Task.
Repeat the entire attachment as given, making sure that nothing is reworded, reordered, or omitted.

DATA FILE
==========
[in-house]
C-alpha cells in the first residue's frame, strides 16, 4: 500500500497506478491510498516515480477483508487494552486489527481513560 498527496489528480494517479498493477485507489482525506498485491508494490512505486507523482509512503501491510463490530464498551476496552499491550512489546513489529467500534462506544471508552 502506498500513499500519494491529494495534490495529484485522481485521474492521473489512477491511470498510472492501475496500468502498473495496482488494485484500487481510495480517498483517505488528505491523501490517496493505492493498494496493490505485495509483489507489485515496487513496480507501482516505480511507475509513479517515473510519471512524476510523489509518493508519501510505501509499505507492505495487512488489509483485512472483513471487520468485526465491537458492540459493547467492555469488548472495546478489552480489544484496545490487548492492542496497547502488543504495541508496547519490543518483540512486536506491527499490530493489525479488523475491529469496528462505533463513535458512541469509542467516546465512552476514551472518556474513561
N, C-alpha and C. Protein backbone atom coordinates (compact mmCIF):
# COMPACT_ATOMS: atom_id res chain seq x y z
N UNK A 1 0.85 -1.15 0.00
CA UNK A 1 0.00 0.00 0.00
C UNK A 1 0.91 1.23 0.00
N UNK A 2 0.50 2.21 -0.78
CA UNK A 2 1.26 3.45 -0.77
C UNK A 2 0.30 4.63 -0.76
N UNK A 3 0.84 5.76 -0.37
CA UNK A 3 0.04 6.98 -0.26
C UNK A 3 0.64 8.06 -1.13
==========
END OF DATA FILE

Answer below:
[in-house]
C-alpha cells in the first residue's frame, strides 16, 4: 500500500497506478491510498516515480477483508487494552486489527481513560 498527496489528480494517479498493477485507489482525506498485491508494490512505486507523482509512503501491510463490530464498551476496552499491550512489546513489529467500534462506544471508552 502506498500513499500519494491529494495534490495529484485522481485521474492521473489512477491511470498510472492501475496500468502498473495496482488494485484500487481510495480517498483517505488528505491523501490517496493505492493498494496493490505485495509483489507489485515496487513496480507501482516505480511507475509513479517515473510519471512524476510523489509518493508519501510505501509499505507492505495487512488489509483485512472483513471487520468485526465491537458492540459493547467492555469488548472495546478489552480489544484496545490487548492492542496497547502488543504495541508496547519490543518483540512486536506491527499490530493489525479488523475491529469496528462505533463513535458512541469509542467516546465512552476514551472518556474513561
N, C-alpha and C. Protein backbone atom coordinates (compact mmCIF):
# COMPACT_ATOMS: atom_id res chain seq x y z
N UNK A 1 0.85 -1.15 0.00
CA UNK A 1 0.00 0.00 0.00
C UNK A 1 0.91 1.23 0.00
N UNK A 2 0.50 2.21 -0.78
CA UNK A 2 1.26 3.45 -0.77
C UNK A 2 0.30 4.63 -0.76
N UNK A 3 0.84 5.76 -0.37
CA UNK A 3 0.04 6.98 -0.26
C UNK A 3 0.64 8.06 -1.13